Our other neighbor just visible above the high snow wall that remained.

I devoted the next hour or so to clearing a path to the main sidewalk, digging my way through the deep snow drifts, which in one case I measured as high as about 45″.

Cleared path through deep snow.

The path I finally cleared, which amounted to only about a quarter of all the work I actually need to do. But this was was quite a bit of hard work in itself.

Shovel against snow wall.

The snow was deepest at this point at the end of my path, about 45″. A few more feet of digging will finally connect us to our neighbor’s pathway.

The street was covered by large drifts and completely impassable. So I suspect it’s going to be a few days before any of us manage to get out of here.

Convertible fleece mitten and fingerless glove.

The hand apparel of choice for the committed snow blogger / Tweeter is a fleece Thinsulate mitten whose cover can be flipped back in an instant to expose one’s fingers (but not if it’s too cold, of course…).

One thing I love is the variety of shapes often carved in accumulated snow by heavy winds on the lee sides of many structures. Below is an interesting wind-blown shape on the flat metal roof of our side porch:

Wind-carved snow formation on roof of side porch.

A wind-blown “molding” of snow, with an almost perfectly symmetrical section.

A few readers might be wondering if all this snow accumulation is going to necessitate another roof raking exercise, as I’d written about nearly two years ago in a past article recently republished here as Snow Screeding Fluffy Slabs. That’s a good question, and the answer is: I’m not sure yet.

This snow fall was relatively dry and light, and although large quantities of snow are on our rooftops, the situation isn’t that dangerous right now. But the forecast is for rain on Monday, and then again for Wednesday. I’d love nothing more than to remove all this overhead snow before Monday. But since my bull float roof rake is elsewhere, and travel still seems well neigh impossible, it might just not happen this time around.

Anyway, that’s a wrap for today. Possibly more tomorrow… Stay tuned if you’re sufficiently interested (or otherwise sufficiently bored :-) ).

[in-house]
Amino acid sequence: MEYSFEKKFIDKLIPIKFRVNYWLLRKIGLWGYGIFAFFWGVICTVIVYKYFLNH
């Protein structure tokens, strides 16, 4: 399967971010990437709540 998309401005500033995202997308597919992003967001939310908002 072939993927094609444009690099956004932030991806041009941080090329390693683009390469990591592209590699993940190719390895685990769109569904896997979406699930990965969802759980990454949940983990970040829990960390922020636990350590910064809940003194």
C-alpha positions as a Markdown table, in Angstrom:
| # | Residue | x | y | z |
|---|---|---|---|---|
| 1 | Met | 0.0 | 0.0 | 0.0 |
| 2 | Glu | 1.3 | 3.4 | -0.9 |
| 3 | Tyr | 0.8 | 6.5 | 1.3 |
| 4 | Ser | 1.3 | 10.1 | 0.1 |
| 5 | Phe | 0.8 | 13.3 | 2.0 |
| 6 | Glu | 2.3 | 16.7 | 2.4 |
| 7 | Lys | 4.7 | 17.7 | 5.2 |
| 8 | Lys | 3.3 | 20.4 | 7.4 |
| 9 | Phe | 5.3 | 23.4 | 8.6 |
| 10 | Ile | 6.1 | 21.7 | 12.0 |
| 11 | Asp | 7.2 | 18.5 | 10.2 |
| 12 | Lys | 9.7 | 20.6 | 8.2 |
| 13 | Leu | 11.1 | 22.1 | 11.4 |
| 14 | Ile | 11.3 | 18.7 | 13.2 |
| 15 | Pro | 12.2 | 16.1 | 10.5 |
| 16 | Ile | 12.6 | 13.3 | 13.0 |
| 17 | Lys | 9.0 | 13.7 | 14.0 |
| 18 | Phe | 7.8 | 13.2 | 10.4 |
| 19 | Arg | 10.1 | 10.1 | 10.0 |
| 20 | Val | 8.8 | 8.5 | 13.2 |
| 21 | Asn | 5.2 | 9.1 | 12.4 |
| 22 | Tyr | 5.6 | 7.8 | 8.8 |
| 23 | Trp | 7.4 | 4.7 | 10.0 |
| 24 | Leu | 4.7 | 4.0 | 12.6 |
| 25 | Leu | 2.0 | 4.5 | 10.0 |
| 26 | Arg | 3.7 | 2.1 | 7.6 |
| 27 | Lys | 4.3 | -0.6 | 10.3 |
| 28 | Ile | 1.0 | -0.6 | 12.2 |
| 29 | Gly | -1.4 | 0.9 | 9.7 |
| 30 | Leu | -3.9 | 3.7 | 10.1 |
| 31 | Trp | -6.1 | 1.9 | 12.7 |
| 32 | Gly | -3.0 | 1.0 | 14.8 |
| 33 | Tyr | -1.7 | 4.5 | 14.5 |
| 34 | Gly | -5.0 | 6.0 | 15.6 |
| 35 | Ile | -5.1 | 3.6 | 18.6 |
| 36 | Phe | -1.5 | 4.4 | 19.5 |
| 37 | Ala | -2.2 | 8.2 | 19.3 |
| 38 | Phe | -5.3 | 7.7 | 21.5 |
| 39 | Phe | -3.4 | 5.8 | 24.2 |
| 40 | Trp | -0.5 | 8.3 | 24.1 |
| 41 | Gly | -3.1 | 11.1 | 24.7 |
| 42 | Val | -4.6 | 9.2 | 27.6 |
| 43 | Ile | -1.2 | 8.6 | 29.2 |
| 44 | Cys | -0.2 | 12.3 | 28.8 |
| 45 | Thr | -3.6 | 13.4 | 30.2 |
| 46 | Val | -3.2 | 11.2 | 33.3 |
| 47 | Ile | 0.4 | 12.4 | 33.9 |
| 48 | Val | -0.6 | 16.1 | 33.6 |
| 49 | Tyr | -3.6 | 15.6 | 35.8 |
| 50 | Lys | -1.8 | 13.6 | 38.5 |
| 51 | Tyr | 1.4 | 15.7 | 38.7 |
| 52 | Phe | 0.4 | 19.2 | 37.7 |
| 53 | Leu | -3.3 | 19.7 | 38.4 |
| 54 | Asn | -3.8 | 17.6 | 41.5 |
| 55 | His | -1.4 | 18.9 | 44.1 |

Men with snowblower and smoking cigars.

“Have a cigar.”

[ Blizzard Of 2013: Part II ]

About John Poole

My interests include historic homes and their preservation and restoration, improving the energy efficiency of old houses, and traditional timber frames.
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4 Responses to Blizzard Of 2013: Part I

  1. I’m wondering how you took the picture of the snow outside the front door. It looks undisturbed, so presumably was before your face-plant.

    • John Poole says:

      What an excellent observation on your part! I was wondering if anyone was going to catch that. The side window is missing (I removed it to repair it and never got it back in before winter). So I just put my hand through the opening to take the photo of the snow and door.

  2. Nate Adams says:

    THAT is a lot of snow! Thanks for the chuckles. The head plant, half a neighbor, and cigar smoking snow blowers were all good for one! I like seeing non-sensationalized pictures, too.

    Oddly, we here in Cleveland got completely missed by this thing. I live 20 miles south of Chardon, Ohio which frequently has the highest snowfall in Ohio during these storms. Thanks for taking the brunt! =)

    • John Poole says:

      Thanks Nate!

      And you’re welcome for our taking the brunt this time!

      I try to see the humor, lighter sides of these things. The cigar smoking guys clearing snow was indeed comical and unexpected. As was the head plant. My only regret was a photo of that maneuver just wasn’t possible!

      - John